Microsoft’s OneDrive — a cloud storage application available free for UAB students — uses two-factor identification and allows users to add security information to their account. Learn more here.

• Make sure you have a strong password. Ideally, you should use a passphrase you can remember. For example, choose “goblazers,” but replace some of the letters with numbers or symbols and include capital letters. The example, then, could become g0b!azers — easy to remember, harder to hack.

Change your password often to keep your data secure. That’s why UAB requires employees and students to change their BlazerID passwords frequently, and to make sure they contain the kind of character combinations that make them much less vulnerable to attacks.

• Consider using a password manager or password vault such as LastPass or KeePass. Such tools — which vary in price — can help manage your different logins while keeping them secure.

UAB employees should also be very cautious about cloud storage in regards to University information.

“UAB employees should not use cloud products for UAB business data without approval,” said Scott Fendley, information security operations manager for UAB IT. “UAB IT reviews the contracts and ensures that the cloud products meet our requirements.”

This month’s Tech Talk on Sept. 25 will feature a discussion of cloud computing at UAB. 

Would you like to know more about plans for cloud computing at UAB and the overall direction UAB IT is taking?techtalk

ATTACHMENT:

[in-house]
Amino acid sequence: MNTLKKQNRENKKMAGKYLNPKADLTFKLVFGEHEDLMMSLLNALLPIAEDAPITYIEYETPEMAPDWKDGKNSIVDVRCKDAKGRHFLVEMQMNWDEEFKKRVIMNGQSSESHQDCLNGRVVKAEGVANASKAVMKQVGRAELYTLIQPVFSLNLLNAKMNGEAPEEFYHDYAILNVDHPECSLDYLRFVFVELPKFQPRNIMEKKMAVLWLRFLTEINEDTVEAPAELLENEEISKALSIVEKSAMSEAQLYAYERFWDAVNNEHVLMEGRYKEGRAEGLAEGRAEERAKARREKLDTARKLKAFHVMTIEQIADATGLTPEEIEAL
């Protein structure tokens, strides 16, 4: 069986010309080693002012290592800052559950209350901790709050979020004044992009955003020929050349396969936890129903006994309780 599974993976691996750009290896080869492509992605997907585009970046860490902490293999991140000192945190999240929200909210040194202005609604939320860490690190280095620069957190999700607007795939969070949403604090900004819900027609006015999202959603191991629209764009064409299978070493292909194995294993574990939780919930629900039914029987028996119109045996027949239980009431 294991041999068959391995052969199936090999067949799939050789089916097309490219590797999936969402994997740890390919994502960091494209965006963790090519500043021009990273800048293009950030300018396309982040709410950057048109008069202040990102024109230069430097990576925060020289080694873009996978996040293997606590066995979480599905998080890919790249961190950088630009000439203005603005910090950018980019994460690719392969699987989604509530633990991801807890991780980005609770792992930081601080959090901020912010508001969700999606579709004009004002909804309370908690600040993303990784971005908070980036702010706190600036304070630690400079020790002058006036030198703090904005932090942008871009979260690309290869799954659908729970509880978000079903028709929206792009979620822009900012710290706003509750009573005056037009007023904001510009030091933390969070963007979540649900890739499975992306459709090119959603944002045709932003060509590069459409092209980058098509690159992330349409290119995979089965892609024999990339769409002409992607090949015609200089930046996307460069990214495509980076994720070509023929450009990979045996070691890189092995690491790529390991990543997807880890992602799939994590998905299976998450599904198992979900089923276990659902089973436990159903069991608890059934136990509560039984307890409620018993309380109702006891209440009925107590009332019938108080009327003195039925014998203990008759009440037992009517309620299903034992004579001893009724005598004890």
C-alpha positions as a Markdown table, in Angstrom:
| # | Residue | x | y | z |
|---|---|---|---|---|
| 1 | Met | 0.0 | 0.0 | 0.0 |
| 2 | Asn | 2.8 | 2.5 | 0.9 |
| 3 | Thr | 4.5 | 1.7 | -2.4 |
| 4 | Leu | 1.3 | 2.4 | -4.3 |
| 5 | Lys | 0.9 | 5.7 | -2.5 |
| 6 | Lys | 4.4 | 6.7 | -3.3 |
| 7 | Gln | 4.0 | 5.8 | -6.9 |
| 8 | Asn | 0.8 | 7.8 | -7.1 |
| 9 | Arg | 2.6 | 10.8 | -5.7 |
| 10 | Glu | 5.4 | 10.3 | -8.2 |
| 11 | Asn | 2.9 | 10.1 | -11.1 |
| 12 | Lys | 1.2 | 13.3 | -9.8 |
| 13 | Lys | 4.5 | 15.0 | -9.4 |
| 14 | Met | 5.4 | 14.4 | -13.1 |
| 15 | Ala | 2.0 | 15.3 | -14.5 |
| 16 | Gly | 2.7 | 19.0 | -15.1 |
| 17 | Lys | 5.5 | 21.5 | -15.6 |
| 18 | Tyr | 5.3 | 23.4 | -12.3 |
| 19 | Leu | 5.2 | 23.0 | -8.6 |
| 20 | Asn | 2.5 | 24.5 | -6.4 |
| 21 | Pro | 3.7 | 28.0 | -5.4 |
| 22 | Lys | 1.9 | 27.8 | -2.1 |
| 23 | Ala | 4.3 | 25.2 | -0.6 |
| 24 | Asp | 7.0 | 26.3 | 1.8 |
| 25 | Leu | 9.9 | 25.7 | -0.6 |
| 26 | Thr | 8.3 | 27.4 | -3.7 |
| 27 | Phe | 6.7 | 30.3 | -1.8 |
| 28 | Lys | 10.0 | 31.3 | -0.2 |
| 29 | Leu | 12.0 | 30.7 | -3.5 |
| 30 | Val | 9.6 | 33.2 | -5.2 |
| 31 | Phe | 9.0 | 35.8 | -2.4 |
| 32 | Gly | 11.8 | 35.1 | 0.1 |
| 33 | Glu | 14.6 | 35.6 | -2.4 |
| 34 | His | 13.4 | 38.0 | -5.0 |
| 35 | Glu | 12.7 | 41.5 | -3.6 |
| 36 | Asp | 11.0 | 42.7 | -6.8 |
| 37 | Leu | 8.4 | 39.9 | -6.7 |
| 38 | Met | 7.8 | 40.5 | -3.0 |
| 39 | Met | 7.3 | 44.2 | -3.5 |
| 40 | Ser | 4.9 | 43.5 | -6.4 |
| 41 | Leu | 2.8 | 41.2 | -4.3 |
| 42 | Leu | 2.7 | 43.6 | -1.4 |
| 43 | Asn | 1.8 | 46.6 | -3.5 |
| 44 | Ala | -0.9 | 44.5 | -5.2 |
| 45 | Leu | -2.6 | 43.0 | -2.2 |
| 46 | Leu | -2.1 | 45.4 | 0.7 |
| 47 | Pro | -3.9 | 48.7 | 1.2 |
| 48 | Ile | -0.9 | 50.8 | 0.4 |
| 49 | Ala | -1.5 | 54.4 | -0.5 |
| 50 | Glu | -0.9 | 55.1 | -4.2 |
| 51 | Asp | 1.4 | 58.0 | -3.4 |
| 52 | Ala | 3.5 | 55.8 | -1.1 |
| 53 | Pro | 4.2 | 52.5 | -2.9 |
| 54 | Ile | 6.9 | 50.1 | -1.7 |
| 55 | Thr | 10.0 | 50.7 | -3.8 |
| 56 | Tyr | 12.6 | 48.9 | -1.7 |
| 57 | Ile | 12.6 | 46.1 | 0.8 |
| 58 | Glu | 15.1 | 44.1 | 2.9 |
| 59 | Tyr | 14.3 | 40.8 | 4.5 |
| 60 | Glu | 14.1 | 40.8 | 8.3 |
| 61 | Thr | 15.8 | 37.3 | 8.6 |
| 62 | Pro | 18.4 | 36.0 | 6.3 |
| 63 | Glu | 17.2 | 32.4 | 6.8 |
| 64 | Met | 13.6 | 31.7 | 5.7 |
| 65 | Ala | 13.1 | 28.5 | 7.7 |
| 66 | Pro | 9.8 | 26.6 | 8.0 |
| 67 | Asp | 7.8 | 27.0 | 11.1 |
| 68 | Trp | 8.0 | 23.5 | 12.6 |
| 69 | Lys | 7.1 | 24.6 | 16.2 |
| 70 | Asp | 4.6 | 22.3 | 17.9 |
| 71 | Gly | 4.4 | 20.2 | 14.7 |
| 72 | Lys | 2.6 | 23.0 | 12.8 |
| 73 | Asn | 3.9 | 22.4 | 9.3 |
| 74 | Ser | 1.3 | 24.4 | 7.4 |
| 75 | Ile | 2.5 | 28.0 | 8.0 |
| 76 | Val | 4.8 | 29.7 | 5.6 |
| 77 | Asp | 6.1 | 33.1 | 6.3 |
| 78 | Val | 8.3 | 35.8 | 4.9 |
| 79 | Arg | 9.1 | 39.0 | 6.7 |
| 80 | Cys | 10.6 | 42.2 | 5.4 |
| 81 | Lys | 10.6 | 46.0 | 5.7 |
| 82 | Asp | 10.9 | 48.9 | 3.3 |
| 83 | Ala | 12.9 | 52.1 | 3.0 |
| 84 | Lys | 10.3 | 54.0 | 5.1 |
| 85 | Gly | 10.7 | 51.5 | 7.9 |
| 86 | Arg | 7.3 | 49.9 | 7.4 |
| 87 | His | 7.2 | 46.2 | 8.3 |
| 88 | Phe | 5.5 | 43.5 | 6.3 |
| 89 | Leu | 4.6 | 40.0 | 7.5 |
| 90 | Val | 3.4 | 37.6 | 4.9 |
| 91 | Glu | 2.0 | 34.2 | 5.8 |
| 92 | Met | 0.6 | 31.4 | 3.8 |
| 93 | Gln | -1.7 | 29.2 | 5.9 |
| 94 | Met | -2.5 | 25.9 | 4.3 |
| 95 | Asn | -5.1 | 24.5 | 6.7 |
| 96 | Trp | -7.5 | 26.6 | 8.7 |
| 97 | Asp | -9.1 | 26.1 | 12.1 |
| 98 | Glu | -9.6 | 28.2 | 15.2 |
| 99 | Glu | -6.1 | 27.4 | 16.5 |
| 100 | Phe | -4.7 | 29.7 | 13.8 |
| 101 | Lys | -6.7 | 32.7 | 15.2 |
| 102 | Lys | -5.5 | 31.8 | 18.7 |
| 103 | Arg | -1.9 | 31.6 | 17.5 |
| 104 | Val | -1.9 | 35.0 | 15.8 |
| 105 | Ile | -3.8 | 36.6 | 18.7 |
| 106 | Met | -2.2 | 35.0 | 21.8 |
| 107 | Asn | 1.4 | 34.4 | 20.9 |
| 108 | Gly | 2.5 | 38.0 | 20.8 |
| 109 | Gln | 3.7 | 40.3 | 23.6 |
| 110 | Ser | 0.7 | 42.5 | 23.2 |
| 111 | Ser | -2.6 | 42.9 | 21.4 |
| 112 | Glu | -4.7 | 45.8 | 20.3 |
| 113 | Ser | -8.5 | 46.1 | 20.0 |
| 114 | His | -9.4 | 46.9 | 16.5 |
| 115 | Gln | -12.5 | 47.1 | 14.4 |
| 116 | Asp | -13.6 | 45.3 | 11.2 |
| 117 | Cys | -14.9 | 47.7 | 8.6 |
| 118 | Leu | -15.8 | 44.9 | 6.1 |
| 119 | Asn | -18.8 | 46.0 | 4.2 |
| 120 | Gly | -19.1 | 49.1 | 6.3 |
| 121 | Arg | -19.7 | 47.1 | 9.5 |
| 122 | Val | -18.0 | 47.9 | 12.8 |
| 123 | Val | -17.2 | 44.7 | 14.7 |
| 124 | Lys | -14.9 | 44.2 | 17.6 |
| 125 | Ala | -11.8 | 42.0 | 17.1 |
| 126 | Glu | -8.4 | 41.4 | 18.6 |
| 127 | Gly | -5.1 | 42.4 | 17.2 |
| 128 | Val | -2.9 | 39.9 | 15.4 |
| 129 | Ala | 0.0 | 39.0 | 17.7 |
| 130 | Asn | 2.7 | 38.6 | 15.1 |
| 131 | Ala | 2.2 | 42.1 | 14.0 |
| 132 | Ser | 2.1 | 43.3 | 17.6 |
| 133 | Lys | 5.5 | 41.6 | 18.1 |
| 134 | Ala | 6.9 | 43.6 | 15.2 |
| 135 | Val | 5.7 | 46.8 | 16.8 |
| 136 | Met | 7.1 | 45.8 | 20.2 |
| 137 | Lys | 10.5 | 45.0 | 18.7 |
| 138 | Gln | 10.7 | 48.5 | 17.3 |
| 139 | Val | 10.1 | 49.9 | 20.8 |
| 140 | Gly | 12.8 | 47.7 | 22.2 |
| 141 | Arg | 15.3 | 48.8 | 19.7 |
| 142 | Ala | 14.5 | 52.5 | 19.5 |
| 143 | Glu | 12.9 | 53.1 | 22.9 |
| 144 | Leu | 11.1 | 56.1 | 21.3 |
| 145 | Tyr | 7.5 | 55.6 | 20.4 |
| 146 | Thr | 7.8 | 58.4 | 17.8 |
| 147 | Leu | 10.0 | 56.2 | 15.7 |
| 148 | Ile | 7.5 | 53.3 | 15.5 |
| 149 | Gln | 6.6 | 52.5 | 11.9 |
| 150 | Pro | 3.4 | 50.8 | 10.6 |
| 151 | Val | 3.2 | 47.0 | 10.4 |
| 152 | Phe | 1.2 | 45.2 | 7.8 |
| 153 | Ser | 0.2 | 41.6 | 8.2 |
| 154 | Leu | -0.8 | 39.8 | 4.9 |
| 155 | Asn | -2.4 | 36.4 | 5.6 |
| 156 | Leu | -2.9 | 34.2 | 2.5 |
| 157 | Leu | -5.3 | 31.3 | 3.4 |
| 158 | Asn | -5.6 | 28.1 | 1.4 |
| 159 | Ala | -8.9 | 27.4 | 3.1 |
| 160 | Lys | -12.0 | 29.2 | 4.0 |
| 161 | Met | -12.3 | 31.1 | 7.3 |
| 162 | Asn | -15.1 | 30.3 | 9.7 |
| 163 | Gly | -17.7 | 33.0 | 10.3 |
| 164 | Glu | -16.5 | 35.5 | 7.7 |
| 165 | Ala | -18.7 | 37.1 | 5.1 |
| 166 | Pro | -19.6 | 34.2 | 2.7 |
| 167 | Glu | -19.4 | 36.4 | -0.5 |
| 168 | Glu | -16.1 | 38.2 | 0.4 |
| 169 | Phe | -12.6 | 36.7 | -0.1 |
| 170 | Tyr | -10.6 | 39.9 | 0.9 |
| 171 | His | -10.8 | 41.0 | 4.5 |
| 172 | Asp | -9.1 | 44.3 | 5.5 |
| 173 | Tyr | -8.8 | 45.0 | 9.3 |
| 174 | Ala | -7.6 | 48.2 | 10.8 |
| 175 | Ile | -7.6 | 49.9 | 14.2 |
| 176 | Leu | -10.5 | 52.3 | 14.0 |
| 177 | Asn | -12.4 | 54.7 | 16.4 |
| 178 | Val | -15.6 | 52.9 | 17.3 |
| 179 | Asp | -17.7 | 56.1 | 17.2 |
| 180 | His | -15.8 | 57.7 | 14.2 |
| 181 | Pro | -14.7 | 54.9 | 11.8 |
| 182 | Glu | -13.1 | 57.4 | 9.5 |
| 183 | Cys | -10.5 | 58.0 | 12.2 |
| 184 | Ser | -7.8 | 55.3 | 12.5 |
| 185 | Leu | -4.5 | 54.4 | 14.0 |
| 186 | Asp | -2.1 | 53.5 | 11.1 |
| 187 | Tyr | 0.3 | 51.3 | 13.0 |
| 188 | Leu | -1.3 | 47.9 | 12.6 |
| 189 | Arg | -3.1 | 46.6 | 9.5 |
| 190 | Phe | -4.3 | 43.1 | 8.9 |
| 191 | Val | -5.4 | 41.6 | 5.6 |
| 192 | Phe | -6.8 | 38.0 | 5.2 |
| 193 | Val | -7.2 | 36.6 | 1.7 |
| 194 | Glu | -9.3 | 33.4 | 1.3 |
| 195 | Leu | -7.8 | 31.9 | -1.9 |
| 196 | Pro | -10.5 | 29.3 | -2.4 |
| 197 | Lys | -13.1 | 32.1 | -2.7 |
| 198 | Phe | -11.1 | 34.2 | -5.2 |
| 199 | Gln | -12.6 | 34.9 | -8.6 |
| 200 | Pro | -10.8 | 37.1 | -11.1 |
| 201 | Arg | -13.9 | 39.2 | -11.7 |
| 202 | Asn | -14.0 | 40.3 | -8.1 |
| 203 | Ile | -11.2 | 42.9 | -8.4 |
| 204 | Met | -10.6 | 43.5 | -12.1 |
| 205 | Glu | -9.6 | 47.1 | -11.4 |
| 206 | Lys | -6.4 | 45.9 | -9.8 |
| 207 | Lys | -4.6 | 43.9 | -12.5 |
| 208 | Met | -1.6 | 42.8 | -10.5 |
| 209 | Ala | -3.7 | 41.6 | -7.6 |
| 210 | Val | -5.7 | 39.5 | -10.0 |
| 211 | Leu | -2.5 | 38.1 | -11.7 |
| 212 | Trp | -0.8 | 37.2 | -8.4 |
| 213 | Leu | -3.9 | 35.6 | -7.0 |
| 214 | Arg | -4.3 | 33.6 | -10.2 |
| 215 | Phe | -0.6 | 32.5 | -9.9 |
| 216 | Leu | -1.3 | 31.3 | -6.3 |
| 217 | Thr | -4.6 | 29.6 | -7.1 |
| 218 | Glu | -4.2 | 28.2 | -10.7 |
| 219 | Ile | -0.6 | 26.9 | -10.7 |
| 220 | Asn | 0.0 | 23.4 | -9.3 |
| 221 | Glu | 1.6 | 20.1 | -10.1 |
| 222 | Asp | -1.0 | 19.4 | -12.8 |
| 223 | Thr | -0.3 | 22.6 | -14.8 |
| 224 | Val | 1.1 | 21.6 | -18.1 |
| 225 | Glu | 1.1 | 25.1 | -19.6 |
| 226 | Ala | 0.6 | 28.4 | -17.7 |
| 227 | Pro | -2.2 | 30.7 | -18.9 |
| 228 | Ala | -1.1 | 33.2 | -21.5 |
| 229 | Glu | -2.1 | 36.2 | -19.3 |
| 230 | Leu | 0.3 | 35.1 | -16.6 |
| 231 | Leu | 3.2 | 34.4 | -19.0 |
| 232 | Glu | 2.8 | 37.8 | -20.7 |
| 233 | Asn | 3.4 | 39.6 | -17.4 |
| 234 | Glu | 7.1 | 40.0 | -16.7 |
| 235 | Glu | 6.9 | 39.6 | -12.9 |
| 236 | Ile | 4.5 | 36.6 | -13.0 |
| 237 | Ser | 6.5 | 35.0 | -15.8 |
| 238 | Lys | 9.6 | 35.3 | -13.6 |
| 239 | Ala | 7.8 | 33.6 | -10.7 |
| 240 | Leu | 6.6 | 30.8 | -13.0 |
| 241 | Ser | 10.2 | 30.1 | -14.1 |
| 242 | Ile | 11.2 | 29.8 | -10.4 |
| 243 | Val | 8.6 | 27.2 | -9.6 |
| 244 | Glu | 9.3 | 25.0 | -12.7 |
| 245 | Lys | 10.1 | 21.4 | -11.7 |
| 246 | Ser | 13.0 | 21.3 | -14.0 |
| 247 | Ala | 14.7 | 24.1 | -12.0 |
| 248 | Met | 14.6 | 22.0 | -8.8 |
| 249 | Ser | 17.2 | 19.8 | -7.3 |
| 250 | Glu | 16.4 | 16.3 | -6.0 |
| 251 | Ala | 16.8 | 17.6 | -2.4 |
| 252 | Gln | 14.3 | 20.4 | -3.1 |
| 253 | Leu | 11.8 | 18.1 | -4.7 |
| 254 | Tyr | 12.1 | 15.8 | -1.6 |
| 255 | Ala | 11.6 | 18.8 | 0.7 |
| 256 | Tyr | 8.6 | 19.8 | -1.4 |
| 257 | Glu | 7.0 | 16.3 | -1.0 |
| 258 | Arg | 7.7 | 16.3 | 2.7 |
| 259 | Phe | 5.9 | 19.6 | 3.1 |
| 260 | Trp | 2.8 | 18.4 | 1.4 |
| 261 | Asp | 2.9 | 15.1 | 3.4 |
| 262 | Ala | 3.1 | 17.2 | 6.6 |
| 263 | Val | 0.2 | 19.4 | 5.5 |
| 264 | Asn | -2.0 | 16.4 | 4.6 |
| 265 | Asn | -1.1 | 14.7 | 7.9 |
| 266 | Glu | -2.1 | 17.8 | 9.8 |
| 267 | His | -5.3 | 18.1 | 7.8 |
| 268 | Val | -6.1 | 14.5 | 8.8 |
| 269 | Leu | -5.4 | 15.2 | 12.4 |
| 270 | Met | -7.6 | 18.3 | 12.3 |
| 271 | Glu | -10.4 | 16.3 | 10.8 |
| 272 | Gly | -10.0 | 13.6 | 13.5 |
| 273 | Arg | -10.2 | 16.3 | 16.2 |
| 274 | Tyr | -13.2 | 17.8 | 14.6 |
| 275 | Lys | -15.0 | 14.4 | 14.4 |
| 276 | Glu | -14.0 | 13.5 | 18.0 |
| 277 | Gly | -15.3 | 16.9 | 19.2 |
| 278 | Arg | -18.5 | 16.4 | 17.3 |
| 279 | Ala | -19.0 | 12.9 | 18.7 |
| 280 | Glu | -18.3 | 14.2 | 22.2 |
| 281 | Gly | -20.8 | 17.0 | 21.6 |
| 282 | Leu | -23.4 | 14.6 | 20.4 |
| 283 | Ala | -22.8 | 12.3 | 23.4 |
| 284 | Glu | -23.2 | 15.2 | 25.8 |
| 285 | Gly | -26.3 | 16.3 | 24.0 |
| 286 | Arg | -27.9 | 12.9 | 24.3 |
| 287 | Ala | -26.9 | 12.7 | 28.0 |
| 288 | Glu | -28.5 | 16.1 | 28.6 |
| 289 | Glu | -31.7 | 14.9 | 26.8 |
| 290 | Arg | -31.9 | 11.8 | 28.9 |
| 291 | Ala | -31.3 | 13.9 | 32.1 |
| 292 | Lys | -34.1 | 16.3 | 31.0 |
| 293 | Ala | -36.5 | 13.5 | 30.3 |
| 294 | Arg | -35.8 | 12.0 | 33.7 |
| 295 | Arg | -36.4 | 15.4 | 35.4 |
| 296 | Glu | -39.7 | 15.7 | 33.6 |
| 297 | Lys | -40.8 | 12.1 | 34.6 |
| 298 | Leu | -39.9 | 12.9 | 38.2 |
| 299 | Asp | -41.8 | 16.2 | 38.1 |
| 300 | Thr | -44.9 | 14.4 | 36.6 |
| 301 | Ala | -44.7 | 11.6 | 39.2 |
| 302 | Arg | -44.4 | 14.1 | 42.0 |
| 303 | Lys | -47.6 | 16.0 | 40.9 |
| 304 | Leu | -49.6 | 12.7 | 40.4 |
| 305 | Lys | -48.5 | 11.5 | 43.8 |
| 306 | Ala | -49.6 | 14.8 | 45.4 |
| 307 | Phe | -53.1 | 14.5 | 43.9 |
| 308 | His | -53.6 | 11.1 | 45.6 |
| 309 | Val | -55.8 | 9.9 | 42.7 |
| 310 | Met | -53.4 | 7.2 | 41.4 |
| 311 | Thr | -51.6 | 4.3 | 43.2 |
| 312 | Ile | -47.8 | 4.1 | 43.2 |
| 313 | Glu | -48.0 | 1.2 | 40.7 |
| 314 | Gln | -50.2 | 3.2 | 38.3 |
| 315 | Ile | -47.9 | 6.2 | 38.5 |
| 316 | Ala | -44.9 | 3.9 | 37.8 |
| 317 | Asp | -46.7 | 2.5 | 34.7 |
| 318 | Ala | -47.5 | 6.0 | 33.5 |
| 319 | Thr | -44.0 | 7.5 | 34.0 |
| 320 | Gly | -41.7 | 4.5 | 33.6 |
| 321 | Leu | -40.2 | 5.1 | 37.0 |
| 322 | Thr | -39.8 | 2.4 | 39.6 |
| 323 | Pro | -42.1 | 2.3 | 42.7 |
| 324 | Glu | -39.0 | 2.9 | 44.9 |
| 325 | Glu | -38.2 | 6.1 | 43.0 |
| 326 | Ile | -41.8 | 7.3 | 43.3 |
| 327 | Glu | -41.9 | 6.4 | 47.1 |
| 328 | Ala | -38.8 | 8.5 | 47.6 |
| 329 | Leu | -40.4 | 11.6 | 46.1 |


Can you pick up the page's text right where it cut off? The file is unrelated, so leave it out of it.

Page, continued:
Then join us Thursday, Sept. 25, for the next Tech Talk.  Planned topics include:

·         IT strategy (key components of UAB IT’s Strategic Direction)

·         Risk profile project (update on the project which is taking an inventory of all of the servers on campus)

·         Cloud computing (guidance to campus and upcoming plans)

Tech Talk is open to all in the UAB community involved in information technology. This will be a great opportunity for discussion, not just a presentation.

Tech Talk will be held from 2 to 3:30 p.m. Thursday, Sept. 25, at Cudworth Hall, room 140.

No registration is required.

Forgot your BlazerID password? You don’t have to contact AskIT.

Did you know there is a quick and easy way to reset it through BlazerID Central?

If you have a phone number registered for B-Alert/e-Notify, you can use the automated password reset. Just register a new or existing phone number for “Identity” in the e-Notify signup here. You’ll get a text or voice message with a code to reset your password.

And if your password has expired, you can still log in to BlazerID Central with your old password to reset to a new password.

UAB’s password/passphrase policy, effective Jan. 1, 2014, requires faculty and staff to change their passwords every 90 days, and students to change their passwords every 180 days.

UAB IT has changed its notification schedule for changing your BlazerID password. Users now receive notices 15 days before their passwords expire, as well as seven days, three days, two days and one day prior to expiration.

Remember: E-mailed password change notices from UAB IT will NOT include clickable links, due to ongoing phishing attempts. All updates to your BlazerID password should be managed through BlazerID Central.